The Mets' starting pitching corps has been a top-three unit in ERA, FIP and WAR across the entire MLB since June 22. The team has gone 23-16 (.590) over that stretch and clawed back into legitimate playoff contention thanks in large part to the team's three units (hitters, starters, relievers) coming together at the same time.
But what's so special about June 22? That was the day that Zack Wheeler turned his season around. A player all but assured to be traded by the deadline in late July, Wheeler instead tapped into his potential and went from trade bait to a building block for the 2019 Mets, and maybe beyond.
Over Wheeler's last seven starts, he has gone 4-1 with a 2.62 ERA. That's good for a 1.6 WAR. Consider that Wheeler's collective season WAR before June 22 was 1.8. This means that Wheeler has provided equal value over his last seven starts as he did over his first 15. That's marked improvement.
It's been clear even without the sabermetrics. Particularly over his last two starts, a stretch of 15 scoreless innings with 12 strikeouts and just one walk, Wheeler just looks more comfortable on the mound. He's going deeper into games, giving up less home runs and throwing harder than he ever has in his career.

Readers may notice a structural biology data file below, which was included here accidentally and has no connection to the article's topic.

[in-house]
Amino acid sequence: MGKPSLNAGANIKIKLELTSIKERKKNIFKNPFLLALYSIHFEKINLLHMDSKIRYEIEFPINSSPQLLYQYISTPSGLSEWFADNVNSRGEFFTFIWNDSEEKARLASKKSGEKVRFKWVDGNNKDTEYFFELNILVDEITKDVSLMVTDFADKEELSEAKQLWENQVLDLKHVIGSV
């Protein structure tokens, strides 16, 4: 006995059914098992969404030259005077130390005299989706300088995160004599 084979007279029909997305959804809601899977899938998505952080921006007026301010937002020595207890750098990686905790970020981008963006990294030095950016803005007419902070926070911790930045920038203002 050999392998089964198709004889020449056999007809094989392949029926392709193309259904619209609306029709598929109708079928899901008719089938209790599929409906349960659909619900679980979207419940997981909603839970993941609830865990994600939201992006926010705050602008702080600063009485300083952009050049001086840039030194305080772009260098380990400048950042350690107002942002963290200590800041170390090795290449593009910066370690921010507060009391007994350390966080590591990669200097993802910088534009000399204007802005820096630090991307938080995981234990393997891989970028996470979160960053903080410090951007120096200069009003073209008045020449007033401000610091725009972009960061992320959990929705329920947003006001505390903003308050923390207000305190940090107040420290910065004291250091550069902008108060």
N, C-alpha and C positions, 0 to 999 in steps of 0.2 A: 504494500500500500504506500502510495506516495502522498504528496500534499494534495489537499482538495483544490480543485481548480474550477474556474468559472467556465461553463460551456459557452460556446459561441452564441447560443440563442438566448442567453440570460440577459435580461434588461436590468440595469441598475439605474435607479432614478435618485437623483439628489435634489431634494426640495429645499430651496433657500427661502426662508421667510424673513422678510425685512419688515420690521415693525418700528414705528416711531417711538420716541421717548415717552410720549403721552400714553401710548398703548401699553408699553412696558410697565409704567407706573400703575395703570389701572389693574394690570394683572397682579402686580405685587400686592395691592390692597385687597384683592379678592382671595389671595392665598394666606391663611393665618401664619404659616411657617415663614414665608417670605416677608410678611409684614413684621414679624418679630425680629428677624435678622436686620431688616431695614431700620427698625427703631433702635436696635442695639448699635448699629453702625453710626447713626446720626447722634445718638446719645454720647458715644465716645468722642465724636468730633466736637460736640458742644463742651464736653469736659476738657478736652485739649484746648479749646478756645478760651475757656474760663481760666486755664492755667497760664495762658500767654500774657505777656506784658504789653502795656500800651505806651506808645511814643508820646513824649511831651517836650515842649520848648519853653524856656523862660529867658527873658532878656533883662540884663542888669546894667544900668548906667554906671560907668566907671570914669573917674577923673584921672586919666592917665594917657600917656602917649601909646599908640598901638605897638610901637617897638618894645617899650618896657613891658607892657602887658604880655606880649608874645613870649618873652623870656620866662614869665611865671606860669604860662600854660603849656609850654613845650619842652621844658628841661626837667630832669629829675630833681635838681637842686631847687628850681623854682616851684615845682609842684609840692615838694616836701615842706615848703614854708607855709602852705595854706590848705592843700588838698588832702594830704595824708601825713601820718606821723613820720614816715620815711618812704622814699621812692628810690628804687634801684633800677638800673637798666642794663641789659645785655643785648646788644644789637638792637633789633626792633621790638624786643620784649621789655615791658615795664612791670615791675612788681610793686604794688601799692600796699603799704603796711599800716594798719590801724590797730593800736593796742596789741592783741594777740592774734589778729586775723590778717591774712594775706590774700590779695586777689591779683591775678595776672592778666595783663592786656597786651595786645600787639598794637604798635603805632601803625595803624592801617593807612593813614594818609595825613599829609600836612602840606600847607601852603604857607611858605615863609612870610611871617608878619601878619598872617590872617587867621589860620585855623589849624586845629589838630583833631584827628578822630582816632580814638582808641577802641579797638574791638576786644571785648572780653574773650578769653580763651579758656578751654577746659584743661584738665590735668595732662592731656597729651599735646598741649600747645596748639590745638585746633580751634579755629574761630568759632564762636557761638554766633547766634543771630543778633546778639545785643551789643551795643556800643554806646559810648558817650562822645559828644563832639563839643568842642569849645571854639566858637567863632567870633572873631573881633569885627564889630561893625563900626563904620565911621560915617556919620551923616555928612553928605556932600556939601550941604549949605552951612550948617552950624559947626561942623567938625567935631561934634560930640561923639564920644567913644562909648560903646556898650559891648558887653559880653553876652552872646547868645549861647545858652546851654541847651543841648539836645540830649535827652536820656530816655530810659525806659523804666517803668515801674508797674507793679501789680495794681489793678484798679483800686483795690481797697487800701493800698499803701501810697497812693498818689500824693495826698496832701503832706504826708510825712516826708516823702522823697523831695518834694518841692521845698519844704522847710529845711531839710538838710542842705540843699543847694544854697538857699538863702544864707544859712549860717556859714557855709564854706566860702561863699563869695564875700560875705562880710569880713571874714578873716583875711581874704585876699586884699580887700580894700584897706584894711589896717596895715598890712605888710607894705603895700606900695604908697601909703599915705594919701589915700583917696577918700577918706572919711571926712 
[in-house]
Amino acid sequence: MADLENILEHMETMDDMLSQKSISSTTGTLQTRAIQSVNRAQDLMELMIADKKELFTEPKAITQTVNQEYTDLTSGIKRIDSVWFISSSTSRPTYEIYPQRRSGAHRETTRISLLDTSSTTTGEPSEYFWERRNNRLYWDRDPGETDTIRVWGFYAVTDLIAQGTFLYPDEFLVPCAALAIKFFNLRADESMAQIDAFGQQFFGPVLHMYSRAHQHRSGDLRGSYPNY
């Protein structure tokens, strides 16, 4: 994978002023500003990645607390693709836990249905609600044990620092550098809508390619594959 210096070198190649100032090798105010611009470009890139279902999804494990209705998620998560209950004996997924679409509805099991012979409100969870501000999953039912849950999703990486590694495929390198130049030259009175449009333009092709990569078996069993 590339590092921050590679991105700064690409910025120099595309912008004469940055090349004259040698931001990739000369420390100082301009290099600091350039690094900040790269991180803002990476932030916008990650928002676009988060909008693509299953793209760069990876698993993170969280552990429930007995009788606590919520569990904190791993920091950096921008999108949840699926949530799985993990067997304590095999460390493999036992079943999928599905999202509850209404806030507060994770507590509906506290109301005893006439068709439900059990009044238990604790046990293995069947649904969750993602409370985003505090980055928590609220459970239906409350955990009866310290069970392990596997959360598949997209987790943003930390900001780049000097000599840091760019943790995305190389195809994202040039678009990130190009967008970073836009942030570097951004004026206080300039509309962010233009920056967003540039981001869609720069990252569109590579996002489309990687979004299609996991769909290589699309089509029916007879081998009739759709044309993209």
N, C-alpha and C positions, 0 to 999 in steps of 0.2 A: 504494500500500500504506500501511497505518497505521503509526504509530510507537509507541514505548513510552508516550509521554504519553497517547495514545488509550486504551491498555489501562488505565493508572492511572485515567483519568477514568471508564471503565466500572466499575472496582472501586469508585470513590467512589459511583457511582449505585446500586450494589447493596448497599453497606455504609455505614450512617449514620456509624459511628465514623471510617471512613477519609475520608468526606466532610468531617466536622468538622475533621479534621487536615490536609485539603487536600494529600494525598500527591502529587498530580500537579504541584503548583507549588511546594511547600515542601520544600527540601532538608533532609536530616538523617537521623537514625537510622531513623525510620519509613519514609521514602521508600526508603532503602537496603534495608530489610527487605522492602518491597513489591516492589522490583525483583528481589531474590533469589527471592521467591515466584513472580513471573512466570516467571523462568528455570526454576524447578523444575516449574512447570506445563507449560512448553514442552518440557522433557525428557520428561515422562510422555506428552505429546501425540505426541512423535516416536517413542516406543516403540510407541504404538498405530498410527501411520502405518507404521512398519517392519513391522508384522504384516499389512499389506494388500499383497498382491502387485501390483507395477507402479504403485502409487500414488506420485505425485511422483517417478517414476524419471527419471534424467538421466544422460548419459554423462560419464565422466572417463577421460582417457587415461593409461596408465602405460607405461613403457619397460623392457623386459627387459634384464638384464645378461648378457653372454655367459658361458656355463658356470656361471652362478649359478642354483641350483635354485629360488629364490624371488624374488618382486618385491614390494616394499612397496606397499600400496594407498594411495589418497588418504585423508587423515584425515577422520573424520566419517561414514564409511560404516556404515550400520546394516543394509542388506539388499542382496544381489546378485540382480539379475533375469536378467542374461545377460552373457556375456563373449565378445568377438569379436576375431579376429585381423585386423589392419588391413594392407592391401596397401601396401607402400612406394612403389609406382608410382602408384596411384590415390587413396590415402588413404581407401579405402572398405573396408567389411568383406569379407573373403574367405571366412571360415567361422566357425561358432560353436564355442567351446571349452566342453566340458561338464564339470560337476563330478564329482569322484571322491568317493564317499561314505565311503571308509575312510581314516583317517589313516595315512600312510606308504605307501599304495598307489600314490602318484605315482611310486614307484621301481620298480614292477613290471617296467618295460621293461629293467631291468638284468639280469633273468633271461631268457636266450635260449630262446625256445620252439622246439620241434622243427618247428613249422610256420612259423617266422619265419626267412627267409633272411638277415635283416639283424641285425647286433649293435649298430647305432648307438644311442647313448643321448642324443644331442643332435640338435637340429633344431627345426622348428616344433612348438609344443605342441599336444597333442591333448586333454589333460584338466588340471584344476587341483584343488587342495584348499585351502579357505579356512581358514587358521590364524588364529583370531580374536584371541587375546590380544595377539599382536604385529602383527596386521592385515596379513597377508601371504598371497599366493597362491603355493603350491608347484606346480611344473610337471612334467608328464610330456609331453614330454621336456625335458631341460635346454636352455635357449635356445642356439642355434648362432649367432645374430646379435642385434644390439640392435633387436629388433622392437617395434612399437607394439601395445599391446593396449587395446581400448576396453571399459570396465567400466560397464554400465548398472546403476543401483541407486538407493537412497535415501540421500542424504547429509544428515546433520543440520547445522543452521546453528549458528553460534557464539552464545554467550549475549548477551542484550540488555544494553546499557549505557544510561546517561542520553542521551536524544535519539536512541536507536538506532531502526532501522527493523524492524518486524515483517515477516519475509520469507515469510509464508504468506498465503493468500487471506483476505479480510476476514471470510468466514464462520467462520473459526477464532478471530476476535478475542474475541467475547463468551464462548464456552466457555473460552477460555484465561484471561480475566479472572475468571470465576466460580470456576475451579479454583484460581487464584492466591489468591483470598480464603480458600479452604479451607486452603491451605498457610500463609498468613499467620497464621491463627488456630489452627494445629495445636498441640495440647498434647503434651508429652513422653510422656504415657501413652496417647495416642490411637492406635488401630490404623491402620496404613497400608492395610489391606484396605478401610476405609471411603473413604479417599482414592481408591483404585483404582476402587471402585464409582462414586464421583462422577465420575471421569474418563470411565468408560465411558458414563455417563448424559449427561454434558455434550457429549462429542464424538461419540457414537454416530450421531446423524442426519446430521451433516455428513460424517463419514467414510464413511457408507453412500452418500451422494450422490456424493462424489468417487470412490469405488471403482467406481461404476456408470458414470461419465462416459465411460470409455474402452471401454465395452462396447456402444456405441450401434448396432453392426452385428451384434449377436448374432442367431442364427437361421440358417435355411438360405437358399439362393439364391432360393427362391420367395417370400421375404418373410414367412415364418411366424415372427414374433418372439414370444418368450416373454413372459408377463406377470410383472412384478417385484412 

A couple of mechanical changes have helped Wheeler achieve this success. For one, he's throwing more sliders, a trend that new pitching coach Phil Regan seems to have instructed Jacob deGrom, Noah Syndergaard and Steven Matz to do, too. Opponents have hit just .115 off Wheeler's slider since July, so it's working. Why, though?
Wheeler's pitch placement has really tightened up over his last seven starts. Take a look at these heatmaps below, the first one taken over Wheeler's first 15 starts and the second one taken from his seven most recent starts (courtesy FanGraphs):
Notice how there's a lot more dark red and orange lower in the zone in the picture on the right? Those pitches are harder to square up and drive in the air, which helps explain the drop in home run rate. Wheeler is also pitching inside more with his fastball, which helps set up those sliders down and away. It sounds simple, but Wheeler is hitting his spots much more efficiently lately, which has made him more aggressive and harder to hit.
The Mets could have simply cashed in and traded Wheeler. Rumors indicated that the Mets had a high asking price, and rightfully so. Wheeler had begun showing signs of turning things around for the Mets, and now he is an integral part of what looks to be the deepest rotation in baseball.
The Mets deserve major credit for completing a turnaround that almost nobody thought was possible. However, things will get more difficult for them to finish the job. 10 of the team's next 11 series are against teams either in a playoff position or less than 1.5 games back of a spot. As much as the team's 23-16 run since mid-June has saved their season, the team's next stretch will define it.
And Mets fans should be thankful that they still have Wheeler taking the mound every fifth day to help the team continue its remarkable run.